Governments are massively under-taxing the wealthiest individuals, companies and corporations, and because of this fail to collect revenues that could help lift the responsibility of poverty reduction and inequality. But because neoliberal capitalism’s main goal is to search for new profitable markets, exhaust them and then seek out new markets, inevitably there is a human cost. Companies and corporations look to streamline their operations and services to maximise their profit, which results in making redundancies, new and precarious work contracts, lack of work rights, low pay and increased pressure to work more hours, to name a few (Cardoso et al., 2014; Lloyd, 2018; Farina et al., 2019). In a time of reduced human labour and increased meritocratic pressure to compete to work (Young, 2007), there are inevitably large numbers of people who cannot find it. According to the International Labour Organization (2019: 2),

An estimated 172 million people worldwide were unemployed in 2018, which corresponds to an unemployment rate of 5.0 per cent - a further 140 million people were in the “potential labour force” in 2018, which means that they have to be classified as underutilized labour. This group of people who are looking for a job but are not available to take up employment, or who are available but are not looking for a job, includes far more women (85 million) than men (55 million).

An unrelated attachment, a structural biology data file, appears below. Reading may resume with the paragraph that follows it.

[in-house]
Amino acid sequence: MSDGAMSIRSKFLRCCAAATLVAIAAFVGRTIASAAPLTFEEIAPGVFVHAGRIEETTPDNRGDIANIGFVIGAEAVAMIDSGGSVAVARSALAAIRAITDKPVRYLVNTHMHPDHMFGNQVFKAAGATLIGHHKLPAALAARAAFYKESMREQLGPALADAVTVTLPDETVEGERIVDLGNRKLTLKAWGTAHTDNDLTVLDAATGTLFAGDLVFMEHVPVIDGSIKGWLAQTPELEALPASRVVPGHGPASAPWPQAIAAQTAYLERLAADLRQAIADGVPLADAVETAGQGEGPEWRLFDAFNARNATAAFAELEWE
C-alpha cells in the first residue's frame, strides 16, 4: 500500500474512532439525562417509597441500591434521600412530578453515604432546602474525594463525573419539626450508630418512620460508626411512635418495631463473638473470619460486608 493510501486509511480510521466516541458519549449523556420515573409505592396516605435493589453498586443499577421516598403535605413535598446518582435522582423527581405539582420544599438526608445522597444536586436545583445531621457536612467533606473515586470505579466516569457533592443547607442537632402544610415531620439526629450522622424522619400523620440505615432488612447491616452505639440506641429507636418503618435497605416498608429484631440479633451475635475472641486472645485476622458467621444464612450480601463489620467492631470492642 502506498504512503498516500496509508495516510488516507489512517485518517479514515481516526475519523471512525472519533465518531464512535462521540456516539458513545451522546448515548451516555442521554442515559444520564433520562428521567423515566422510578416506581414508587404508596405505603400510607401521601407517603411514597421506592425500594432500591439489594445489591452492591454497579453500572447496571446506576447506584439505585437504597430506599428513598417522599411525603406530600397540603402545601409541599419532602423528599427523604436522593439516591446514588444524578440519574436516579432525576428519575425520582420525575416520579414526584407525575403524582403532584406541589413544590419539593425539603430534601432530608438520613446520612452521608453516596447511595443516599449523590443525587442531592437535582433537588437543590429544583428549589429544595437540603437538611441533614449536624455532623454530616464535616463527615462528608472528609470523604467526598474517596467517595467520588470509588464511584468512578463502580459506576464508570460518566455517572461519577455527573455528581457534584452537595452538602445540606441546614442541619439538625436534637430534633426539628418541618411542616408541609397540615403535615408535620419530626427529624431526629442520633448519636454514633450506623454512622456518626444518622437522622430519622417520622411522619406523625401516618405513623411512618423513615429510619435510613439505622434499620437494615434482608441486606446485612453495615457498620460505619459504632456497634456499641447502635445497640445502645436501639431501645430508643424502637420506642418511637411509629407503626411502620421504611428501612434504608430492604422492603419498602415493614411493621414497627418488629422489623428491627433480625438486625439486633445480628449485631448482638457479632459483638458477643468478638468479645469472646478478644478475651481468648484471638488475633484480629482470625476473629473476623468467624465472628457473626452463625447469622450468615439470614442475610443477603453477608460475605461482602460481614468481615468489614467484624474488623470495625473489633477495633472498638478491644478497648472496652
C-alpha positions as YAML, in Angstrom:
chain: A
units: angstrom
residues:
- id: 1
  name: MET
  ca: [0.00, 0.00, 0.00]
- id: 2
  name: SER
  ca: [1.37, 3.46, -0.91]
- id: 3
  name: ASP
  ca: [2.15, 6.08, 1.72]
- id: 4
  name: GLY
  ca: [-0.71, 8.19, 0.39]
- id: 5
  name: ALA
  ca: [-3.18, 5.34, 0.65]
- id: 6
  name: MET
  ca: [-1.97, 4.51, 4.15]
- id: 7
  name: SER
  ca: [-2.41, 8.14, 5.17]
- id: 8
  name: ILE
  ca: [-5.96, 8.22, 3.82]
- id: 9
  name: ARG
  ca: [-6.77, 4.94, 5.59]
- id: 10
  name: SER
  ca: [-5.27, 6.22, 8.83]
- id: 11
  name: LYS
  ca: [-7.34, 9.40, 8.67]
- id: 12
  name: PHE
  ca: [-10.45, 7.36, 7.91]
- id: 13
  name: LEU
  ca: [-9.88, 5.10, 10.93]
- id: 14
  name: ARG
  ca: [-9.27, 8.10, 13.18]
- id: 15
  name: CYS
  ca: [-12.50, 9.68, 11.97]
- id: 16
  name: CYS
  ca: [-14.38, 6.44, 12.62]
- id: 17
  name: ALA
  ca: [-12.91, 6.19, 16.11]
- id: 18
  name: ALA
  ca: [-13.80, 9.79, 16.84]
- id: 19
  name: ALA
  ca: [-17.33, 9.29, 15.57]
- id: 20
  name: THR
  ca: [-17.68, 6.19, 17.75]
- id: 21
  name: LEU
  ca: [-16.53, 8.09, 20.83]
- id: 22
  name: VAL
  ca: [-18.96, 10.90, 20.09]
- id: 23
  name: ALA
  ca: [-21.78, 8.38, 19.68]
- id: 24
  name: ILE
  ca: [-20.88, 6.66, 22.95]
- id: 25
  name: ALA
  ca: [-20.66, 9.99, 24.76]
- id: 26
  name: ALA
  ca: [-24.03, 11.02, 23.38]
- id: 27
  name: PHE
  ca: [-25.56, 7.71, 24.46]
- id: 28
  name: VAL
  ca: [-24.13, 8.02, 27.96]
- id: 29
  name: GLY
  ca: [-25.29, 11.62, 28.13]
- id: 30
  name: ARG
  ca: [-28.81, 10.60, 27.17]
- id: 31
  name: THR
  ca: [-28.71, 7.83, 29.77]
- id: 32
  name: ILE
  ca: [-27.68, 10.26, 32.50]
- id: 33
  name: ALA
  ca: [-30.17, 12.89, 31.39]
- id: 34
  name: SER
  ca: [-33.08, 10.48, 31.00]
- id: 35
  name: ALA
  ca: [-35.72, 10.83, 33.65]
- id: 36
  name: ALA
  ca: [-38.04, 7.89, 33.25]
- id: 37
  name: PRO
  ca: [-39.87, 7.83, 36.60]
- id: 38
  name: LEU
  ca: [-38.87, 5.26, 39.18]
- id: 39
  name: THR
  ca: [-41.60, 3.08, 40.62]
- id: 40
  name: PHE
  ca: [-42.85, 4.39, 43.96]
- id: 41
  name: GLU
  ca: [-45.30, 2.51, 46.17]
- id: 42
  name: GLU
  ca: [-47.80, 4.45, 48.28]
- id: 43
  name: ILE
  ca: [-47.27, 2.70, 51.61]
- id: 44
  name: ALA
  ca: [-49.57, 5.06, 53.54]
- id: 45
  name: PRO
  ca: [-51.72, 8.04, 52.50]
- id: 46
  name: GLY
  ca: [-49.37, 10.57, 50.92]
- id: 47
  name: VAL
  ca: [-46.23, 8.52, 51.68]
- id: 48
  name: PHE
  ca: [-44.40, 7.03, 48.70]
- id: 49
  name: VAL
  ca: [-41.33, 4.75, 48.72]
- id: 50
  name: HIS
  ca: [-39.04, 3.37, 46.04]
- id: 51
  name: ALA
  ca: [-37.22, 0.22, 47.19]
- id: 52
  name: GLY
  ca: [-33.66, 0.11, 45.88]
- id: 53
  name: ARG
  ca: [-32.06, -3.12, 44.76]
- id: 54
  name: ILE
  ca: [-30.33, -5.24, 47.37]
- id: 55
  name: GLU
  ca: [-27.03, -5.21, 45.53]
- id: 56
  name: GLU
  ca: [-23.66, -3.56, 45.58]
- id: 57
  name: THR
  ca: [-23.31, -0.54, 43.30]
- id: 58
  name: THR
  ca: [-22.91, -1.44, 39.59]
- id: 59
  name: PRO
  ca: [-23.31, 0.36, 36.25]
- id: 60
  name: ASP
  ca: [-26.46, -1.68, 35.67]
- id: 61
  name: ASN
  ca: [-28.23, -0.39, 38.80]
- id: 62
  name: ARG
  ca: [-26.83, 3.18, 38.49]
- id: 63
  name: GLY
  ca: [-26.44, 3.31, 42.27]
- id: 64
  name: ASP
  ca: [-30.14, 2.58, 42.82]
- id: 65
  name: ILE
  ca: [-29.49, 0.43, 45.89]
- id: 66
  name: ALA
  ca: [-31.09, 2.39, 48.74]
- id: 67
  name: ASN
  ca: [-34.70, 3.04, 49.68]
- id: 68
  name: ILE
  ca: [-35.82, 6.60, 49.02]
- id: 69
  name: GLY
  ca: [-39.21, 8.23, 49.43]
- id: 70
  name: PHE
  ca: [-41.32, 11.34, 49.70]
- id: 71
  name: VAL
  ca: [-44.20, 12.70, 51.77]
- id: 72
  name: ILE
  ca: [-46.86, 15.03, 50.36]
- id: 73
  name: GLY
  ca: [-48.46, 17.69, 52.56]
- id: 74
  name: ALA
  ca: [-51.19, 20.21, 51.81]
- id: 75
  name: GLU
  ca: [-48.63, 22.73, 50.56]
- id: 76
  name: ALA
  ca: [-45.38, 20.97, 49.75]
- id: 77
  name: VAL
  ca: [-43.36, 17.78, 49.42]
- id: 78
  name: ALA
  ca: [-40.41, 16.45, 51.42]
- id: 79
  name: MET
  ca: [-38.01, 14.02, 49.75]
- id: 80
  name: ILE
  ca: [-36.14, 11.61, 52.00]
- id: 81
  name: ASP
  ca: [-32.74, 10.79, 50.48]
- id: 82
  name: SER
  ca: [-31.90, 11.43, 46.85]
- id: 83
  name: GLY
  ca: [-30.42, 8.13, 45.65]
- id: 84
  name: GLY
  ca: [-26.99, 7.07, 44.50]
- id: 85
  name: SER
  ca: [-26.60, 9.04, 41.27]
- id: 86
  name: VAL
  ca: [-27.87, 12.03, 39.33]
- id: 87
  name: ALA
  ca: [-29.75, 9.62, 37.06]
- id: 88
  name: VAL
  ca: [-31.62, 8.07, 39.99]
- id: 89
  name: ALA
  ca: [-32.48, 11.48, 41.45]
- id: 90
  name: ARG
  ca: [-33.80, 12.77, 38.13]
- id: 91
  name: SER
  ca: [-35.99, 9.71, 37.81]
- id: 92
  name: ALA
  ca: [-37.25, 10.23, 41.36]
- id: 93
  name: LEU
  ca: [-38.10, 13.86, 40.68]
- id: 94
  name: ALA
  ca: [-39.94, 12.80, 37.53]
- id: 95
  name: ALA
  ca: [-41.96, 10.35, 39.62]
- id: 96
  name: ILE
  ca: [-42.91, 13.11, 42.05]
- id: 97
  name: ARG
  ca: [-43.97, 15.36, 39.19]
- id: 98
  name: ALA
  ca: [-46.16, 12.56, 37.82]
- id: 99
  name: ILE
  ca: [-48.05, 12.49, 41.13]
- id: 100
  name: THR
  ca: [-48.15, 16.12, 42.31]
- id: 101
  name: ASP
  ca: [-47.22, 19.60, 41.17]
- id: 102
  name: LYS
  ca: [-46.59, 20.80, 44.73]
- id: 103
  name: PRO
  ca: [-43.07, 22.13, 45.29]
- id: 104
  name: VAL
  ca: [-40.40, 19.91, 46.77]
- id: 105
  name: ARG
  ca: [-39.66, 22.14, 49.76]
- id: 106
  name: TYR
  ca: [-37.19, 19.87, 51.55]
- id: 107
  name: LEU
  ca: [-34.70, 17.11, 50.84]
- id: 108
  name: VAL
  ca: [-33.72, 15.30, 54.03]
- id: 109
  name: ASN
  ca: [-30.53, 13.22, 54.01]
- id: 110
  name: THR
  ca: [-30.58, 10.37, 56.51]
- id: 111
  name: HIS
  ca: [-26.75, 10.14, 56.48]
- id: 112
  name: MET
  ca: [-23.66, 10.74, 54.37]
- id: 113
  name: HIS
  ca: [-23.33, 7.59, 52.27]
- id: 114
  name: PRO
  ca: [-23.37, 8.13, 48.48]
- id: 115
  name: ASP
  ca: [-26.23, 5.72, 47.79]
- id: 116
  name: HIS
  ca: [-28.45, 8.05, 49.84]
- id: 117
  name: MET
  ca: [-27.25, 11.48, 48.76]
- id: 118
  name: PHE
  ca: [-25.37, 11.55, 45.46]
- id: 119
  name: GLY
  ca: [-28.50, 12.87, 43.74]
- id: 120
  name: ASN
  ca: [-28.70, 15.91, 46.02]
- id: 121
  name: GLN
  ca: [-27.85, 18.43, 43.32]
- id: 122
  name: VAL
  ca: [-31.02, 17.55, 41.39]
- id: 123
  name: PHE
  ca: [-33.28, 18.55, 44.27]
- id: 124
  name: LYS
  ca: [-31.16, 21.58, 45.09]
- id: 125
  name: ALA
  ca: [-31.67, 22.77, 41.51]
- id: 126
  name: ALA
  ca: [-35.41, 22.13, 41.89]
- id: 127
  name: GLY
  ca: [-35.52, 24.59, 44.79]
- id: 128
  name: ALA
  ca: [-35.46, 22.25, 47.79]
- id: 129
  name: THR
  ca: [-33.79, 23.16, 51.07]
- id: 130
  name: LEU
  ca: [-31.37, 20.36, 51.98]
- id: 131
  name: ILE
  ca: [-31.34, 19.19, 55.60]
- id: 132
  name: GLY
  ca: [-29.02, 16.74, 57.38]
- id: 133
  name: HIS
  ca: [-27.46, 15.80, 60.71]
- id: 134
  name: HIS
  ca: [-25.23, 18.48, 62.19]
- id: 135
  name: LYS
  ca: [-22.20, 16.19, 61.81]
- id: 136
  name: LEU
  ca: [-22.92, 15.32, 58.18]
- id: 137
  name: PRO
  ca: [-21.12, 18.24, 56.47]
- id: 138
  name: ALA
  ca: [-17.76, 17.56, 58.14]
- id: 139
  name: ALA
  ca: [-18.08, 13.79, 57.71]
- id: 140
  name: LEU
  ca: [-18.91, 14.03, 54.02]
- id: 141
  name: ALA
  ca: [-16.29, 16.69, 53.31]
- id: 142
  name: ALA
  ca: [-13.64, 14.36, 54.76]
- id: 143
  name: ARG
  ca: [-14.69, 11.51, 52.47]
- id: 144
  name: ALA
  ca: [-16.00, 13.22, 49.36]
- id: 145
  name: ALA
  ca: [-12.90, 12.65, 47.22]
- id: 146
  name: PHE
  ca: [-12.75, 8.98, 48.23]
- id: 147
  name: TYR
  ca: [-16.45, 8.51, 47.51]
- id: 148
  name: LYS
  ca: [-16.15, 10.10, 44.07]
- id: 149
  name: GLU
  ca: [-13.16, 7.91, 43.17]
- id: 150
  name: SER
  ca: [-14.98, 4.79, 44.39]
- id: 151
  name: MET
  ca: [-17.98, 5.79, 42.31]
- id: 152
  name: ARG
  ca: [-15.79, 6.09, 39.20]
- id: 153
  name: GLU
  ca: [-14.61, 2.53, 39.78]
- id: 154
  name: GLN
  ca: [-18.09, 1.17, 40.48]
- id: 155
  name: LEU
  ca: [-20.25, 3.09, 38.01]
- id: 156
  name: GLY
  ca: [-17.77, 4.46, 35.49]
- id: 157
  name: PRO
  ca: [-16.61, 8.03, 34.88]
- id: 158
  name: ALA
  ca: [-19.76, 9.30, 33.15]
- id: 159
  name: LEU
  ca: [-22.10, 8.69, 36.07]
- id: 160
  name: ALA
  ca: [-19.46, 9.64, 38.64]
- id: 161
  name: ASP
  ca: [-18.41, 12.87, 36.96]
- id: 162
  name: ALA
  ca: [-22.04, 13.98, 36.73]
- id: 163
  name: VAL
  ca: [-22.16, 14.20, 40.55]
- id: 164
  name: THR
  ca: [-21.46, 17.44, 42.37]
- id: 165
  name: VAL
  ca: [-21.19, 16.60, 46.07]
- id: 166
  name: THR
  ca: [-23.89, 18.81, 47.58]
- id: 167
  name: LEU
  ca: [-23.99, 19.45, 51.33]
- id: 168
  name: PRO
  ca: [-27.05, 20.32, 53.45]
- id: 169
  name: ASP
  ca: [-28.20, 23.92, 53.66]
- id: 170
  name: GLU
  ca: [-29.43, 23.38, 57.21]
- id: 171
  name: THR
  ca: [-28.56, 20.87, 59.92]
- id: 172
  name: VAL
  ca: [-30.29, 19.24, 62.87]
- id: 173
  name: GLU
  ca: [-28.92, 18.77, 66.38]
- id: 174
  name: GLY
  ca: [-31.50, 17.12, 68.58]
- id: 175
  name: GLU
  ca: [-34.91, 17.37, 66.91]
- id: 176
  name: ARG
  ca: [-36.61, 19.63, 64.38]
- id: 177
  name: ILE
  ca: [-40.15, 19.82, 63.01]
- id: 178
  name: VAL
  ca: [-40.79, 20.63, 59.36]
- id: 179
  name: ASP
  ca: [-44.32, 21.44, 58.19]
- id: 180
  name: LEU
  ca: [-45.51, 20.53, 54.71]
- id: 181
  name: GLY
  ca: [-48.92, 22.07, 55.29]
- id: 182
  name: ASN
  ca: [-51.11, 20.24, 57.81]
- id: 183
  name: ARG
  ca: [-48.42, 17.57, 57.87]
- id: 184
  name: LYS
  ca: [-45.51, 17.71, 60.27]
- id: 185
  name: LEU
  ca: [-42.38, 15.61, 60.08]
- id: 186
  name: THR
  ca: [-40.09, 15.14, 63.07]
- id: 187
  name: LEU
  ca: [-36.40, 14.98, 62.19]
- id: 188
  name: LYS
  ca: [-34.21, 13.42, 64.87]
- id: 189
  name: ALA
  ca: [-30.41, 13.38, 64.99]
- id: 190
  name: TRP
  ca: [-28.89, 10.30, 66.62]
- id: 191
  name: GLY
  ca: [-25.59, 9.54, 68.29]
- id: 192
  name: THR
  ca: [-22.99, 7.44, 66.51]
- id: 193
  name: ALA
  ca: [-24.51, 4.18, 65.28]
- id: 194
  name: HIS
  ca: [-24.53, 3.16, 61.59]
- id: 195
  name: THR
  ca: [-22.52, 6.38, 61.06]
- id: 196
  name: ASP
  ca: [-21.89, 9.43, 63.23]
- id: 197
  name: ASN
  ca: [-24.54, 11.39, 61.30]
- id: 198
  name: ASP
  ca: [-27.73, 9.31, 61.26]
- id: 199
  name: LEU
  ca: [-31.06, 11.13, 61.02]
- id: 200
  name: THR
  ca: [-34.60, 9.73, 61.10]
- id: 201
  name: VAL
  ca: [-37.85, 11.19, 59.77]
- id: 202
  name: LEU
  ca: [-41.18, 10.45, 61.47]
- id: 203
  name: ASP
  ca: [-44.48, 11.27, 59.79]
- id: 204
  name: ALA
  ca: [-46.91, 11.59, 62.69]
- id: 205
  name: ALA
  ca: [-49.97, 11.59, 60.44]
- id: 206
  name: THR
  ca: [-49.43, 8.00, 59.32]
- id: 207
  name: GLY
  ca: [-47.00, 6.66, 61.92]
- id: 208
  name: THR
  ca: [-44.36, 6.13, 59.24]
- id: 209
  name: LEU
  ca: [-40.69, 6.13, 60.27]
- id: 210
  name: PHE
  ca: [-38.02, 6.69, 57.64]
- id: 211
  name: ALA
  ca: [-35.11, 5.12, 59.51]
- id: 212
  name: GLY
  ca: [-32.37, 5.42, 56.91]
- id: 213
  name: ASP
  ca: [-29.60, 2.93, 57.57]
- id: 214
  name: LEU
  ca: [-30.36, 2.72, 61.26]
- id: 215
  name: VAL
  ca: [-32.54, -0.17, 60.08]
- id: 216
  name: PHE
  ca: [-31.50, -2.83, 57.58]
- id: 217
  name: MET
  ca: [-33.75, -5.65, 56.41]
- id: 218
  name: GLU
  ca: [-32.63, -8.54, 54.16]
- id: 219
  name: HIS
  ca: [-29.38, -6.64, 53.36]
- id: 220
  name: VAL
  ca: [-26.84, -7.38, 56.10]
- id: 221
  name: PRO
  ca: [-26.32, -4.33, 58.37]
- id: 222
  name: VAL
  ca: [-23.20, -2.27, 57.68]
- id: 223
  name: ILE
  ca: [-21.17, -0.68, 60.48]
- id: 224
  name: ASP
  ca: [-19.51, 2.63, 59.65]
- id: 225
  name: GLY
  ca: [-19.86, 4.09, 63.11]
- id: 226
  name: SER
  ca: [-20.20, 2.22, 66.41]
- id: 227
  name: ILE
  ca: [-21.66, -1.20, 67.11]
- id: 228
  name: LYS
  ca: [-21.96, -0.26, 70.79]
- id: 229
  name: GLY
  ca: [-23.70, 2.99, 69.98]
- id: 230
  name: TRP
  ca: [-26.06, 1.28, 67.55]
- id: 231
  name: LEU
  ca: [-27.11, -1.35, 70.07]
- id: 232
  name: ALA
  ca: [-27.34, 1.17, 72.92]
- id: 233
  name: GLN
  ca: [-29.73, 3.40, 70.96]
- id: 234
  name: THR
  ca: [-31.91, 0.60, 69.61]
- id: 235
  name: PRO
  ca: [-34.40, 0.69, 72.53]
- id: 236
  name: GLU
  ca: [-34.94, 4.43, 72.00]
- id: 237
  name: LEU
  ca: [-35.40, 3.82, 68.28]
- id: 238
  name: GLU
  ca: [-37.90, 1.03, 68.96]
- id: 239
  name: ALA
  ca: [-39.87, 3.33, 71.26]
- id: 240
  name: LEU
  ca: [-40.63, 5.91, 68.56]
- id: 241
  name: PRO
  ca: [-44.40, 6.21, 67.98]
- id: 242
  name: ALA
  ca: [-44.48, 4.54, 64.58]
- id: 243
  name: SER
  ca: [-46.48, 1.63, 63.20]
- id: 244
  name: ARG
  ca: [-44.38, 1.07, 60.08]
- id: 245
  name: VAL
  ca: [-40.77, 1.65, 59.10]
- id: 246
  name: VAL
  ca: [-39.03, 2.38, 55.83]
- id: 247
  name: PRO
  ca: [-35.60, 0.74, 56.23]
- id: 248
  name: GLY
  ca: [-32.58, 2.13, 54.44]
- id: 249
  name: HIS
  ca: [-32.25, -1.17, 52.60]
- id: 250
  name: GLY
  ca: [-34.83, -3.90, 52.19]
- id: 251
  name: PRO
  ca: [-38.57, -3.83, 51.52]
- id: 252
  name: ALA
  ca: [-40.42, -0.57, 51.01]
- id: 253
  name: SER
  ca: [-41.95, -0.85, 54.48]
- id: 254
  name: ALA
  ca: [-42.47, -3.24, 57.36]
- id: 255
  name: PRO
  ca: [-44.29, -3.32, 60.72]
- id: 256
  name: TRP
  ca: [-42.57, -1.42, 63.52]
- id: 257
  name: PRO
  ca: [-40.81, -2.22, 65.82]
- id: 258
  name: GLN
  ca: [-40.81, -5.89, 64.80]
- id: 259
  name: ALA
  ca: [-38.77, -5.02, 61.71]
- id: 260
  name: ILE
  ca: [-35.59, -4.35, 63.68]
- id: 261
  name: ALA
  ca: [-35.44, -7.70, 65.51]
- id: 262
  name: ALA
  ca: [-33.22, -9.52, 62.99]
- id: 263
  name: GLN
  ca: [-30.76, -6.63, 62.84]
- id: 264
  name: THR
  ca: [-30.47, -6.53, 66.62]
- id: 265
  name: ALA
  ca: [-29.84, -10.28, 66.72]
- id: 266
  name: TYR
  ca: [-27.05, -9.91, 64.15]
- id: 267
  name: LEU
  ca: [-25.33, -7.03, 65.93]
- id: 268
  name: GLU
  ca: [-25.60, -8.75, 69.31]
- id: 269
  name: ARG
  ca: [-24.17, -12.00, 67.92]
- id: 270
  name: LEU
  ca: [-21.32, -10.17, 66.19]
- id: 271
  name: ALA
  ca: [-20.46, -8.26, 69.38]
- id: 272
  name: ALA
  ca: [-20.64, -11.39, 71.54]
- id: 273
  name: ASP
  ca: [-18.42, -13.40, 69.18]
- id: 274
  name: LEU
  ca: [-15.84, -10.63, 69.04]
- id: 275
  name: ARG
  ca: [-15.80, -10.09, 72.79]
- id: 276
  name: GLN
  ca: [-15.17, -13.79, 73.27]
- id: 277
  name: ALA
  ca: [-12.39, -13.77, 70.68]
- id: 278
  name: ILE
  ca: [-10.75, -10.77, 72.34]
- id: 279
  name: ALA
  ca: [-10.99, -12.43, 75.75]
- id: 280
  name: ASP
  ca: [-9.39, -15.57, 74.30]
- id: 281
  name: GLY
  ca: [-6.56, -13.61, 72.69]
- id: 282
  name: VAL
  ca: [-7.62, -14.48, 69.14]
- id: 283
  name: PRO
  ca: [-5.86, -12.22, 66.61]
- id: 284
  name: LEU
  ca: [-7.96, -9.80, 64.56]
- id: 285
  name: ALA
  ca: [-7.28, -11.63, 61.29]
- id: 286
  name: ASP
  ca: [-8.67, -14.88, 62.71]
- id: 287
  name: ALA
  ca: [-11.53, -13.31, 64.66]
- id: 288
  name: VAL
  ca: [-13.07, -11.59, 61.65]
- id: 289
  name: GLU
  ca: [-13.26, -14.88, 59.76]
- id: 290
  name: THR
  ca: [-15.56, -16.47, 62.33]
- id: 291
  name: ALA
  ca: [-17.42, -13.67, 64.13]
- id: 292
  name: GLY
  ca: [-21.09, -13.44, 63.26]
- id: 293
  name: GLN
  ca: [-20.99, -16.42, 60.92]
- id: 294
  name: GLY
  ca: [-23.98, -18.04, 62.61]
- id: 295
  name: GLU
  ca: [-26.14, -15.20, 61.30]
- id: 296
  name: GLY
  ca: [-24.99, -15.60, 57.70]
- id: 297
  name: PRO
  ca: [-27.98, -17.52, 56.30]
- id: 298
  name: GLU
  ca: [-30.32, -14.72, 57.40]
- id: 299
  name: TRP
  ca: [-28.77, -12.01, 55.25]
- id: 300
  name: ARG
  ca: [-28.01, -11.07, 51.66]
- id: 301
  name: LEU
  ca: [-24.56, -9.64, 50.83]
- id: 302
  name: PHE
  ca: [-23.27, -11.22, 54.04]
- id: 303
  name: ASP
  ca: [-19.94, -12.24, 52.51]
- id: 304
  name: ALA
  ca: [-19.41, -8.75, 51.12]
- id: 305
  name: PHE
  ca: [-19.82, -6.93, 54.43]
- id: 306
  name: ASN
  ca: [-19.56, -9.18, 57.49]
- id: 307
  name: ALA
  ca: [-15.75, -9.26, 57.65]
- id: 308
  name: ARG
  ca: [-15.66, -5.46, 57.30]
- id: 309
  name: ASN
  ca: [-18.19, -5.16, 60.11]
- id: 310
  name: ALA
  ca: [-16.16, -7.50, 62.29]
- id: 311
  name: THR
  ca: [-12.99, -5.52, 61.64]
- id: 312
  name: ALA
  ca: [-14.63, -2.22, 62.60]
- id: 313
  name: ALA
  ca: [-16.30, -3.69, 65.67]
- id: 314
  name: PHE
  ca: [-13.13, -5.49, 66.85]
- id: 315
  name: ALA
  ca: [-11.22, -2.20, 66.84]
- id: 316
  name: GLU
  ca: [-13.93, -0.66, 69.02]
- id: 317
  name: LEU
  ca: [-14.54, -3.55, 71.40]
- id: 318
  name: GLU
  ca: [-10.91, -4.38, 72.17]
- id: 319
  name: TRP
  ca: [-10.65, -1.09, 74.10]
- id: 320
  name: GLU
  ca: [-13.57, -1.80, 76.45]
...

In low-income countries, these pressures are far more pronounced as political regimes, social infrastructures and employment relationships drastically impede the possibility to escape poverty. Other variables also make for startling consideration such as the increasing poverty associated with rural areas, hence the growing populations in cities across the world. In particular, this distinction is important because, as I hinted at in Chapter 1 when I referred to the research by Kelley et al. (2015), when combined with botched domestic economic policies and the increasing presence of man-made climate change, we see increased social pressure in poor urban areas. For example, a report by the World Bank Group in 2018 found the bottom 40% of the world’s poor disproportionately live in rural areas, making them vulnerable to disruptions caused by the climate. Changes in climate impact ways out of gross inequality. For example, Uganda suffered significant setbacks in poverty reduction and shared prosperity in recent years largely due to a series of damaging droughts and pests that affected harvests throughout 2016. Consequently, Uganda’s poverty rate rose from